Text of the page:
Top pound-for-pound boxing champion Floyd "Money" Mayweather Jr. scored a surprise knockout over HBO Tuesday by announcing a historic, six-fight deal over 30 months with Showtime that includes broad promotion on multiple platforms under the CBS Corporate umbrella.
The first fight is scheduled for May 4 against Robert Guerrero at the MGM Grand in Las Vegas. Though not officially announced, the co-feature is expected to be between popular Mexican Saul "Canelo" Alvarez (41-0, 30 KOs) and Austin Trout (26-0, 14 KOs) of Las Cruces, N.M.
Alvarez tweeted last Friday that his bout was set with Trout, whose trainer acknowledged the engagement Monday, but said it was only 99 percent done.
Adding more drama was a statement Monday by Alvarez that he may not agree to fight Trout unless he's promised a date with Mayweather, probably in September. There was no response to that demand during Tuesday's announcement.
Also unmentioned was Filipino hero Manny Pacquiao, long considered Mayweather's arch-rival despite their inability to get in the ring together. It now seems doubtful they'll ever fight.
After their most recent matchup attempt was thwarted, Pacquiao met Juan Manuel Marquez on Dec. 8, 2012 in the fourth of a dramatic and highly debated series. There was no debate in that fight as Pacquiao was knocked out with one second left in the second round. The knockout was so devastating that questions arose as to whether the Pacman should ever fight again.
However, Top Rank promoter Bob Arum said this week he's having dinner with Marquez Wednesday in Las Vegas to discuss the possibility of Pacquiao-Marquez V (five) in September, but that's far from a done deal.
Leonard Ellerbe, CEO of Mayweather Promotions, said Mayweather's Showtime agreement will make his fighter "the richest individual athlete in all of sports," if the contract is fully realized. However, no specific financial arrangements were revealed.
Mayweather, 43-0 with 26 knockouts, last fought on May 5, 2012 and won by unanimous decision over Miguel Cotto, who then lost to Trout, earning the latter a bout with Alvarez. After the Cotto fight, Mayweather reported to the Clark County Detention Center and served an 87-day term for domestic violence.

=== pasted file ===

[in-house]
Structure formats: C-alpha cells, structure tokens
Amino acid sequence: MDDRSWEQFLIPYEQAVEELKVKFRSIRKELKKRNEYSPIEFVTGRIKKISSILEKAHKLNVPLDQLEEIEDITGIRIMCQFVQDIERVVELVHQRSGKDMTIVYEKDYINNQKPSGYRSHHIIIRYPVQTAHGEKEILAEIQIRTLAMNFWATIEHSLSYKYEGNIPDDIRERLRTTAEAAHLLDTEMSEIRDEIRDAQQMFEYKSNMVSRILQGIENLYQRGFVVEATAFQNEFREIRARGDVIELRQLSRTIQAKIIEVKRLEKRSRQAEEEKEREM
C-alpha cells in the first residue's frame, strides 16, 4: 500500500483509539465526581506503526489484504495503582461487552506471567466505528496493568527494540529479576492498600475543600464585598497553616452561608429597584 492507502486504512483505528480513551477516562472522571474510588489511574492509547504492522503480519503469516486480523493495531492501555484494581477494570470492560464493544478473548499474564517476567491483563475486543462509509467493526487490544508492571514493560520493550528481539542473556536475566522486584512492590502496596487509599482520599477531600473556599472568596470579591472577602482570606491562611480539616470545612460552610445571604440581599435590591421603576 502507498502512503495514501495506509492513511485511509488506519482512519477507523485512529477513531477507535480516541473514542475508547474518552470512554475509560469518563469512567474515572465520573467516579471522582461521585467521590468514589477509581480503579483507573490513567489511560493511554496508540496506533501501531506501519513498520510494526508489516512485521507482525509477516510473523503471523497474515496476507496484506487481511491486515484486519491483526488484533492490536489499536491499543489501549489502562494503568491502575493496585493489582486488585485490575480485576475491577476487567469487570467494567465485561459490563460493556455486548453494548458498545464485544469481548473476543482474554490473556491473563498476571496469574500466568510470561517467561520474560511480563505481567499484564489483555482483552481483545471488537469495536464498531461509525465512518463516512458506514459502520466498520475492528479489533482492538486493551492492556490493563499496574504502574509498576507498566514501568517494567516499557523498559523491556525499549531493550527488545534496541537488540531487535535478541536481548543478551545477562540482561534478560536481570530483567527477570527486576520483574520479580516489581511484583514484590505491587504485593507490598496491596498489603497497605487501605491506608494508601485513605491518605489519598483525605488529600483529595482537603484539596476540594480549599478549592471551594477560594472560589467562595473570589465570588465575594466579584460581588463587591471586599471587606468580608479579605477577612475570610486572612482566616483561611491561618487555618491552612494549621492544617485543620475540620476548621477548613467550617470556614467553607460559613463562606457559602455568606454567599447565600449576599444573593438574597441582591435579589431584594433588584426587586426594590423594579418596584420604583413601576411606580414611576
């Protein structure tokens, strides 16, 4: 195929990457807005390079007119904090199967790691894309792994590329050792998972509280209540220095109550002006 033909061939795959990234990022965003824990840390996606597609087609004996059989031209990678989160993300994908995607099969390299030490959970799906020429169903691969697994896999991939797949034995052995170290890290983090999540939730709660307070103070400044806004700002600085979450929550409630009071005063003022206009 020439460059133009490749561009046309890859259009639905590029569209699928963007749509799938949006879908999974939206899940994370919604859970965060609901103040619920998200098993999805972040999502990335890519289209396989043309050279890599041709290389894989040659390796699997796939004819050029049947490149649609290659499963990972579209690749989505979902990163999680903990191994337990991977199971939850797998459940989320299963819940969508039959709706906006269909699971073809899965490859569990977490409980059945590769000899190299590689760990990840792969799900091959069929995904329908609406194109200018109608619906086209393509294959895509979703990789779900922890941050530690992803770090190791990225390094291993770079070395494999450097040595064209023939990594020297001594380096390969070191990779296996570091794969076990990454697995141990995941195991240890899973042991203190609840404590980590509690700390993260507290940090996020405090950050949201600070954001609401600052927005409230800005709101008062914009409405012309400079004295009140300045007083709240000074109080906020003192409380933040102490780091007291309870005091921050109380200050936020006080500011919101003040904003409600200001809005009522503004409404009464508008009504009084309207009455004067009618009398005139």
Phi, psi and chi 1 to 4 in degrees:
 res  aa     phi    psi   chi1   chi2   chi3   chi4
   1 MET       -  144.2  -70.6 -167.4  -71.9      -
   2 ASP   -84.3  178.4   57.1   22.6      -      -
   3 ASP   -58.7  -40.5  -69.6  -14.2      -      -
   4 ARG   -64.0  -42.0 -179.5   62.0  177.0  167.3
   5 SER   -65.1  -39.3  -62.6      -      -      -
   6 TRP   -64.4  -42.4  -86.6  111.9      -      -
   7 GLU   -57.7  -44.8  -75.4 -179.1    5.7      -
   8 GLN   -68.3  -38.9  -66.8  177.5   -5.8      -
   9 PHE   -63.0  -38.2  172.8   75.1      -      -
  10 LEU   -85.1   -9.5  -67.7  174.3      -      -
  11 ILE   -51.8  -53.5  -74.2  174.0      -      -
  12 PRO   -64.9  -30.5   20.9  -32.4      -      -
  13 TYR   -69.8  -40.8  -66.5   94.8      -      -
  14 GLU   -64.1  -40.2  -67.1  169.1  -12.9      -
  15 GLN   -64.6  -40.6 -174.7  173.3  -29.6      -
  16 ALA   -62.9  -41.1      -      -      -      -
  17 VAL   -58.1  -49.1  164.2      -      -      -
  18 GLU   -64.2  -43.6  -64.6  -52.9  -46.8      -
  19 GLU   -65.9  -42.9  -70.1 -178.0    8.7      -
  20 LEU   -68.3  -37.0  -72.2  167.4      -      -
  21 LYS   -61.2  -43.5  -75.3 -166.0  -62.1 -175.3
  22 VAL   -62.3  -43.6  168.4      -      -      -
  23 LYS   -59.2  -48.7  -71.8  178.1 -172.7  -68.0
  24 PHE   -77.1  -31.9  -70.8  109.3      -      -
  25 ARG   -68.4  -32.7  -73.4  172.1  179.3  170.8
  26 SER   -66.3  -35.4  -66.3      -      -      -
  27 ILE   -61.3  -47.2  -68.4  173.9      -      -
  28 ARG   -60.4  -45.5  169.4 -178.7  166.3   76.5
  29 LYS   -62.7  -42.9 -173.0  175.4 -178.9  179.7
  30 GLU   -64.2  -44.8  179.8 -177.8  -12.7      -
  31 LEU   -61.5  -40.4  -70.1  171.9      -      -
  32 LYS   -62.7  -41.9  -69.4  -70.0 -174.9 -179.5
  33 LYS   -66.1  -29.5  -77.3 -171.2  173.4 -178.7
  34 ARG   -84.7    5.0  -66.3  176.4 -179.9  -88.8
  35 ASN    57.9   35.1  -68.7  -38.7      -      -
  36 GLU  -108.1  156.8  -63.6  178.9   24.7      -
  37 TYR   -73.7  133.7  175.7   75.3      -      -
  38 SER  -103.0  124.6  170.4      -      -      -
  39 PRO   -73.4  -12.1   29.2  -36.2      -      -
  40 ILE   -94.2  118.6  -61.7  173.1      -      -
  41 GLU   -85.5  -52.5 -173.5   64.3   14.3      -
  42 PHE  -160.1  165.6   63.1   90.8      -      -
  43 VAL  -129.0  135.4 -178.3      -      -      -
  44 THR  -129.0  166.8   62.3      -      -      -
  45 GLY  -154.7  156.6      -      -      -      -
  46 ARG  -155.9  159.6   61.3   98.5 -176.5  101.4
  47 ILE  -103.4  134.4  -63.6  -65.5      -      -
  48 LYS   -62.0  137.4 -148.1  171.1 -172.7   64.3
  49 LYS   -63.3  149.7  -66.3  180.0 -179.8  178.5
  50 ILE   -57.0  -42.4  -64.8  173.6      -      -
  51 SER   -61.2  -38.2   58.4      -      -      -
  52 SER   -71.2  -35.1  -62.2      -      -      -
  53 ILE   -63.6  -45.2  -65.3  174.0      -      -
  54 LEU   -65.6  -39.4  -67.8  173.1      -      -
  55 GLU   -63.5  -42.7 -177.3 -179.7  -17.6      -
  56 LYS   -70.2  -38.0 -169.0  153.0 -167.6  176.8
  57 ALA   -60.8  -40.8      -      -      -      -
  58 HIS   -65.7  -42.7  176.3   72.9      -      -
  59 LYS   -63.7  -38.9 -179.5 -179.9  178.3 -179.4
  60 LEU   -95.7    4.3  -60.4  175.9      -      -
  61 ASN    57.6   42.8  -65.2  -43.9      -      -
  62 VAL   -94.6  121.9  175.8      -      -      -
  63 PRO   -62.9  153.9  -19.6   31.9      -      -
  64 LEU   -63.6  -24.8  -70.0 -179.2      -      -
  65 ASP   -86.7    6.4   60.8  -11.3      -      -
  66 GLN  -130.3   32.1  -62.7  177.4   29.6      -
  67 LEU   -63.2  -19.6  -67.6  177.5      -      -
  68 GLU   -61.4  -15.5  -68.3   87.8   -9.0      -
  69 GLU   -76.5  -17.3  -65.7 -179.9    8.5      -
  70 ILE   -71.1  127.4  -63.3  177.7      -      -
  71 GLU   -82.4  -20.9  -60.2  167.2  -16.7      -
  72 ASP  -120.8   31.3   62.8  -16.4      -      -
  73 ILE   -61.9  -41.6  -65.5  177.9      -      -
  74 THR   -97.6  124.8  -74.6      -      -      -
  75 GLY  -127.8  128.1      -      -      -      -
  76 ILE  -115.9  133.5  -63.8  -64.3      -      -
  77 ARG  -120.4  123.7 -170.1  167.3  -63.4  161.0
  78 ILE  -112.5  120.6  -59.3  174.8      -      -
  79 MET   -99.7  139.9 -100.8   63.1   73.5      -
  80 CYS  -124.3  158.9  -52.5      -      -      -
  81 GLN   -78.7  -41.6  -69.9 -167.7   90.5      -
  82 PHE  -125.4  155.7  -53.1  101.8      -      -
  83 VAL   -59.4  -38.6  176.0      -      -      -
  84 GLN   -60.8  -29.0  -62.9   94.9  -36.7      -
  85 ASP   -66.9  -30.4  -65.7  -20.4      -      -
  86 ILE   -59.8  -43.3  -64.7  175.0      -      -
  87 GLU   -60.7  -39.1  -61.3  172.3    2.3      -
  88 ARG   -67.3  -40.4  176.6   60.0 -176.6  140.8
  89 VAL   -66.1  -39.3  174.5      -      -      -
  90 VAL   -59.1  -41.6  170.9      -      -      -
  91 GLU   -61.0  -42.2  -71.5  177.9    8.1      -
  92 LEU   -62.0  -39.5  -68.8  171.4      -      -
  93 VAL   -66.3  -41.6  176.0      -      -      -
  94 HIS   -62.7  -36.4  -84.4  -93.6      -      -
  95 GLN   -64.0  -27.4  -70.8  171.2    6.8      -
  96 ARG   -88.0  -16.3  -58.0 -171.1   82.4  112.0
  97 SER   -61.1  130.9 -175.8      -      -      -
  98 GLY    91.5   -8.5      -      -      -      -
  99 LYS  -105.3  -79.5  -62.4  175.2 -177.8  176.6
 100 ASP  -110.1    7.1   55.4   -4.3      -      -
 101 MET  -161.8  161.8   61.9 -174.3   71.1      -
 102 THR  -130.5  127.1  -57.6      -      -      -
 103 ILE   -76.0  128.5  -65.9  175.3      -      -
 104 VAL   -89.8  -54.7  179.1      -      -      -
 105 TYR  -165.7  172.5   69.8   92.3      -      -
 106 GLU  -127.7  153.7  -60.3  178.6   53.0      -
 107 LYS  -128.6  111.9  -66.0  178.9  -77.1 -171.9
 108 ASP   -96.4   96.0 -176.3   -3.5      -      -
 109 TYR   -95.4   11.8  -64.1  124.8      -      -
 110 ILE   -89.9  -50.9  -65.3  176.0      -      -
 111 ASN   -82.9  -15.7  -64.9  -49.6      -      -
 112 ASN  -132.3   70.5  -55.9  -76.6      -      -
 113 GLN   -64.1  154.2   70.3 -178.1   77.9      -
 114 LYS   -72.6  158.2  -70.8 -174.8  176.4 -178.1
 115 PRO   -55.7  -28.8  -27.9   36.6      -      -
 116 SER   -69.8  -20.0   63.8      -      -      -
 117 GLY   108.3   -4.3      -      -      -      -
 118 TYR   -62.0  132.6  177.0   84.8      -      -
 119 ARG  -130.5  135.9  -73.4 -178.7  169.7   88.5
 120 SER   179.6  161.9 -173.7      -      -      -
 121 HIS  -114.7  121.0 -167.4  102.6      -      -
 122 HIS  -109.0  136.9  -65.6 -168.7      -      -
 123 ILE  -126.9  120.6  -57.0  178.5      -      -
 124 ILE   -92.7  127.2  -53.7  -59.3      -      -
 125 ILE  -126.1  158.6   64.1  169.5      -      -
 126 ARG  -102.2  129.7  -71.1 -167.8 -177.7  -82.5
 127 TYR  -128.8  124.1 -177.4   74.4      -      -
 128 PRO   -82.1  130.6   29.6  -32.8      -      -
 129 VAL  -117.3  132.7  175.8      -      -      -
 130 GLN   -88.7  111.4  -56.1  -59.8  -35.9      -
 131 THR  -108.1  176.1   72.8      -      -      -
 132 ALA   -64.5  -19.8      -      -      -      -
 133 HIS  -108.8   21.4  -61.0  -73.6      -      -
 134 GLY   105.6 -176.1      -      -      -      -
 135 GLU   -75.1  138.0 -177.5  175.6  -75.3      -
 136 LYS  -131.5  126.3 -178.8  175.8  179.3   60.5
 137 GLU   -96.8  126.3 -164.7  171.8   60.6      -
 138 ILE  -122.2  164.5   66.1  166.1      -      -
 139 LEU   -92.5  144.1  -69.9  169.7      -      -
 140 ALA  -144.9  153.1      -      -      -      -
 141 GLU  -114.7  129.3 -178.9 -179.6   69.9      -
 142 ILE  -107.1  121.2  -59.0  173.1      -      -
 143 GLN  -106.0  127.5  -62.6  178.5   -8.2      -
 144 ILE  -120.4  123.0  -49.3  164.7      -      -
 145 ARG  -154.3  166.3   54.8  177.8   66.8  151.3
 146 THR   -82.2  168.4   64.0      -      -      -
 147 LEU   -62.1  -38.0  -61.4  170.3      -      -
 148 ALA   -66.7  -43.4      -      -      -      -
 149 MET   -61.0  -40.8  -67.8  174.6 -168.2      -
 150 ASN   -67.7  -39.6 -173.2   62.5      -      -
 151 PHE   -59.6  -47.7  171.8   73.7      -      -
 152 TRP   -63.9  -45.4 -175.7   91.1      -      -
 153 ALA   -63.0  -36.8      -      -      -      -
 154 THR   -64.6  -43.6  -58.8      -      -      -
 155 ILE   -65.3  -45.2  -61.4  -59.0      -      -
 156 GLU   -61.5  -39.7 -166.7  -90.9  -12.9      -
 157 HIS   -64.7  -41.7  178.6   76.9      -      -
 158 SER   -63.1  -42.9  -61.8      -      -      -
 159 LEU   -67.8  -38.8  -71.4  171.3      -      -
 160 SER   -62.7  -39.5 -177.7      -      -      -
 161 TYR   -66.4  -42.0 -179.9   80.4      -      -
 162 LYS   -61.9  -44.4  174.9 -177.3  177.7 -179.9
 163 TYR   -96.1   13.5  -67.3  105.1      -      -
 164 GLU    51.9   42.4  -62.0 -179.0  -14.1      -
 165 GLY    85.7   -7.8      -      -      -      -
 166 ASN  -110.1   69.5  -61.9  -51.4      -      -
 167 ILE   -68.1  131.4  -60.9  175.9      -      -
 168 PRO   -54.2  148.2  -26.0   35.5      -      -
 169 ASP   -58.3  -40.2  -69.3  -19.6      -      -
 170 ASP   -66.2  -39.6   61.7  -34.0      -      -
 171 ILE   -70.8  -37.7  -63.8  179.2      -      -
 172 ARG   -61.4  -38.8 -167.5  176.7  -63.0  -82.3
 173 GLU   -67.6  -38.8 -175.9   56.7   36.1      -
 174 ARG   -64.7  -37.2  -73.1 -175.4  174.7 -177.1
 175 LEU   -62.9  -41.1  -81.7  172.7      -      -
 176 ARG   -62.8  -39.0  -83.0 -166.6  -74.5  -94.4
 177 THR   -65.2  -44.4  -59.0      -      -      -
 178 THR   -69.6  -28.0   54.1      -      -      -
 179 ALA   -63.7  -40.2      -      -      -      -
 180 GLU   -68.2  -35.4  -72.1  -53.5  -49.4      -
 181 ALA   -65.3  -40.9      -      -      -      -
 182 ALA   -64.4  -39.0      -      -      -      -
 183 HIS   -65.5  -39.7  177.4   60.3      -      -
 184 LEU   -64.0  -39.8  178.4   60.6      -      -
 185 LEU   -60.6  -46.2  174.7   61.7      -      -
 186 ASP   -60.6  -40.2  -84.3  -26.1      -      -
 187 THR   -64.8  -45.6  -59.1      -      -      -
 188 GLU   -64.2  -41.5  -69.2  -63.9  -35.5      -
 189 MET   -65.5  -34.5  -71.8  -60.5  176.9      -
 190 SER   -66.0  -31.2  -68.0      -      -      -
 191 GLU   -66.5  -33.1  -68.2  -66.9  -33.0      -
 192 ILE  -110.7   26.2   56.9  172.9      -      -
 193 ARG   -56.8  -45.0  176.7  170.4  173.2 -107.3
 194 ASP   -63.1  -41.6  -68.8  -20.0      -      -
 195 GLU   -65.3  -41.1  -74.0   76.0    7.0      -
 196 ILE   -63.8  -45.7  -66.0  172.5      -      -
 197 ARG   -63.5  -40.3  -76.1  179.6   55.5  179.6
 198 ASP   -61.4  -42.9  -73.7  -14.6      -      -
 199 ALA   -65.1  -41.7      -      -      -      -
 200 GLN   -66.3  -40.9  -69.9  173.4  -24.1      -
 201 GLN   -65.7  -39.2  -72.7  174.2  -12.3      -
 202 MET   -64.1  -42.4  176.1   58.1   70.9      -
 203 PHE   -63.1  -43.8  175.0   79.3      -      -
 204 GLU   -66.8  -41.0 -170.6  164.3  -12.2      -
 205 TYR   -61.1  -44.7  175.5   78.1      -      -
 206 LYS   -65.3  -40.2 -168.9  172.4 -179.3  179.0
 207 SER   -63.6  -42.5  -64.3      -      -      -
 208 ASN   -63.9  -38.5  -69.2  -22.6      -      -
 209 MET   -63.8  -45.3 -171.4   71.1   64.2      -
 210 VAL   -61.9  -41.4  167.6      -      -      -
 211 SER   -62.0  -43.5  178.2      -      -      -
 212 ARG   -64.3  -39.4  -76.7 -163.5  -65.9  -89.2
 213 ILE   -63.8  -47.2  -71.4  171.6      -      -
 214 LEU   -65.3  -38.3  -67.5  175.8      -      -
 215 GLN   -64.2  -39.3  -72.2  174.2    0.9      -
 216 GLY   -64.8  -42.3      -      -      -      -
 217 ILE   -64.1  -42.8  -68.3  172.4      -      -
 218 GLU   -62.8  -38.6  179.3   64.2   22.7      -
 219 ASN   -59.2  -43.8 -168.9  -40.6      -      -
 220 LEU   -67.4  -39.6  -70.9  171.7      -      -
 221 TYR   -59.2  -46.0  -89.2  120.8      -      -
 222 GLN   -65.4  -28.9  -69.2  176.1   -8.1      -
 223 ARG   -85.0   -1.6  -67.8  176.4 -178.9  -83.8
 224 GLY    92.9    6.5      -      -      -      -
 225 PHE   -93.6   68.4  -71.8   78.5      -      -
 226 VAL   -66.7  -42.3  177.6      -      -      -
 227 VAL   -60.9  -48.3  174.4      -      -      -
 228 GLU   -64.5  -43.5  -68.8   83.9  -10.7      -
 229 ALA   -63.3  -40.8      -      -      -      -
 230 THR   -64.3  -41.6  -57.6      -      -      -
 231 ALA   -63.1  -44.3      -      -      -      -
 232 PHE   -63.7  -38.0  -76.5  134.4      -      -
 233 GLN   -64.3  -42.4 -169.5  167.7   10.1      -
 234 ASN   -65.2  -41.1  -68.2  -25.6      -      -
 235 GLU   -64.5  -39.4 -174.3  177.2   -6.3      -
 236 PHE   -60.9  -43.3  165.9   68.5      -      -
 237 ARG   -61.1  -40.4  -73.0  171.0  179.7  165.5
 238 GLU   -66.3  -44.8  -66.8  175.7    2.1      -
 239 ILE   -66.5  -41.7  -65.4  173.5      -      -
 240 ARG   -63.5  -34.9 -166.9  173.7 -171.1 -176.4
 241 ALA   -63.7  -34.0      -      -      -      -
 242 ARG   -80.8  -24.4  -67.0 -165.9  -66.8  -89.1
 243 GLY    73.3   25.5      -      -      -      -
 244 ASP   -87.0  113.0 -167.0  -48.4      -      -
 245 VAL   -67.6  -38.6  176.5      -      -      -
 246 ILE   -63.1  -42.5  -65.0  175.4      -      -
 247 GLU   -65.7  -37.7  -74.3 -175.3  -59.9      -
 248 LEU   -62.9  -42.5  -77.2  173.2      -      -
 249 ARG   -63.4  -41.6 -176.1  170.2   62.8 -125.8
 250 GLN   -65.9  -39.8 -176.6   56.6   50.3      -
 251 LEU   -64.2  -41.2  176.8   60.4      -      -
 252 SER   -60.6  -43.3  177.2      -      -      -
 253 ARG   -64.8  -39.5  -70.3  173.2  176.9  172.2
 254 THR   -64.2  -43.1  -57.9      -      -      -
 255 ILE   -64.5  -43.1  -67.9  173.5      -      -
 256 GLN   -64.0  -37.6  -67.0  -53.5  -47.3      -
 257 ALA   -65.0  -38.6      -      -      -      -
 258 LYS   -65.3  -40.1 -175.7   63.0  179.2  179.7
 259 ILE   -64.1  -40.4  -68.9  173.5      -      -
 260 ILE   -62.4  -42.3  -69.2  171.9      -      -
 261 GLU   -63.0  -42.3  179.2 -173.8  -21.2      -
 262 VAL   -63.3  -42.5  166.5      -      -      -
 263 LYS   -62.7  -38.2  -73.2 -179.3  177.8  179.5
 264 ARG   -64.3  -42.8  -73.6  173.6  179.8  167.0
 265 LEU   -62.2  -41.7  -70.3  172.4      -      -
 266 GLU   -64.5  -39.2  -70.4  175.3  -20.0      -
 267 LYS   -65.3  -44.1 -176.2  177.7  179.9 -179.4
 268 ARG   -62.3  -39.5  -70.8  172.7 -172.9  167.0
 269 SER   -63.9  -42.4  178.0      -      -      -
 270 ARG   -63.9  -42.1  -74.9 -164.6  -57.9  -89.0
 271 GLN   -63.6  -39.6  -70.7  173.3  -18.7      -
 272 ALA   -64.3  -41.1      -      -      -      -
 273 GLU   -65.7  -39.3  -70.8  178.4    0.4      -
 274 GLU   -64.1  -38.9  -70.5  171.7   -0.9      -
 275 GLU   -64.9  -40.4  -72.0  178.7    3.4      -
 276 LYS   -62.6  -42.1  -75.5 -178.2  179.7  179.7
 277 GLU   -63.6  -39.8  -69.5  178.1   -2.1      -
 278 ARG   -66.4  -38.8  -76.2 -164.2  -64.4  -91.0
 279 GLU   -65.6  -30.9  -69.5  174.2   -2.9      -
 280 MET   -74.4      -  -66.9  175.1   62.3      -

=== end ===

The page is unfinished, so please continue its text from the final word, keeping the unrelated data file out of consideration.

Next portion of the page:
In December, Ellerbe announced that Mayweather would fights twice in 2013. With the May 4 date against Guerrero already set, that could leave room for a September meeting with Alvarez, who must first overcome Trout, a slick lefty who should be the toughest challenge to date for the 22-year old Mexican.
There have long been signs that the Mayweather/HBO relationship has been eroding. After winning on a controversial knockout over Victor Ortiz with what some described as a sucker punch, Mayweather didn't like the line of questioning by HBO veteran Larry Merchant and told him so. Merchant replied that if he were "50 years younger, I would kick your ass."
So for those paying closer attention to Mayweather than Ortiz did, this move from HBO shouldn't be a surprise. Ellerbe admitted this was the result of being in a stale relationship and then being courted by a new suitor.
"Sometimes, after you've been in a long-term relationship, you'll find yourself in another environment and you see someone else who makes it crystal clear to you what they see in you and why they want to be in a relationship with you, and they have all the credentials to prove themselves," Ellerbe said.
"Sometimes," he added, "people take you for granted and somebody else is willing to do what you aren't."
However, Ellerbe said he meant no disrespect for HBO, which televised all 23 Mayweather fights since his 1999 world title victory over Carlos Rice on TNT. Mayweather originally signed a six-fight, $12 million with HBO through Top Rank, which represented him at the time. But Mayweather disliked the part of the agreement that paid Top Rank 100 percent of the television revenue. He described as a "slave contract."
Ellerbe avoided mention of past disputes in announcing the new deal with Showtime.
"Floyd and HBO have had a fabulous relationship for 17 years and Floyd appreciates everything they've done for him," Ellerbe said. "But it's a business."